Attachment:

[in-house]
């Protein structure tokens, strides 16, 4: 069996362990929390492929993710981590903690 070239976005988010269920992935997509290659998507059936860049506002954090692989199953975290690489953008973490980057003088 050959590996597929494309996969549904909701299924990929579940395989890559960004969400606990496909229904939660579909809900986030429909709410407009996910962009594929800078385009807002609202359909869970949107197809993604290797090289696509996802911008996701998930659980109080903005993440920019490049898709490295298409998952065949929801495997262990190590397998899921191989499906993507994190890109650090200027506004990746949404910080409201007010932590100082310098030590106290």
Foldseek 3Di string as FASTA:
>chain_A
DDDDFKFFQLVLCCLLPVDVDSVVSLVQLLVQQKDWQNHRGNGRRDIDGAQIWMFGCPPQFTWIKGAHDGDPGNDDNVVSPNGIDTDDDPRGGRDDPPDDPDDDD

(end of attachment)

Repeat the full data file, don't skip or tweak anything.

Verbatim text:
[in-house]
């Protein structure tokens, strides 16, 4: 069996362990929390492929993710981590903690 070239976005988010269920992935997509290659998507059936860049506002954090692989199953975290690489953008973490980057003088 050959590996597929494309996969549904909701299924990929579940395989890559960004969400606990496909229904939660579909809900986030429909709410407009996910962009594929800078385009807002609202359909869970949107197809993604290797090289696509996802911008996701998930659980109080903005993440920019490049898709490295298409998952065949929801495997262990190590397998899921191989499906993507994190890109650090200027506004990746949404910080409201007010932590100082310098030590106290």
Foldseek 3Di string as FASTA:
>chain_A
DDDDFKFFQLVLCCLLPVDVDSVVSLVQLLVQQKDWQNHRGNGRRDIDGAQIWMFGCPPQFTWIKGAHDGDPGNDDNVVSPNGIDTDDDPRGGRDDPPDDPDDDD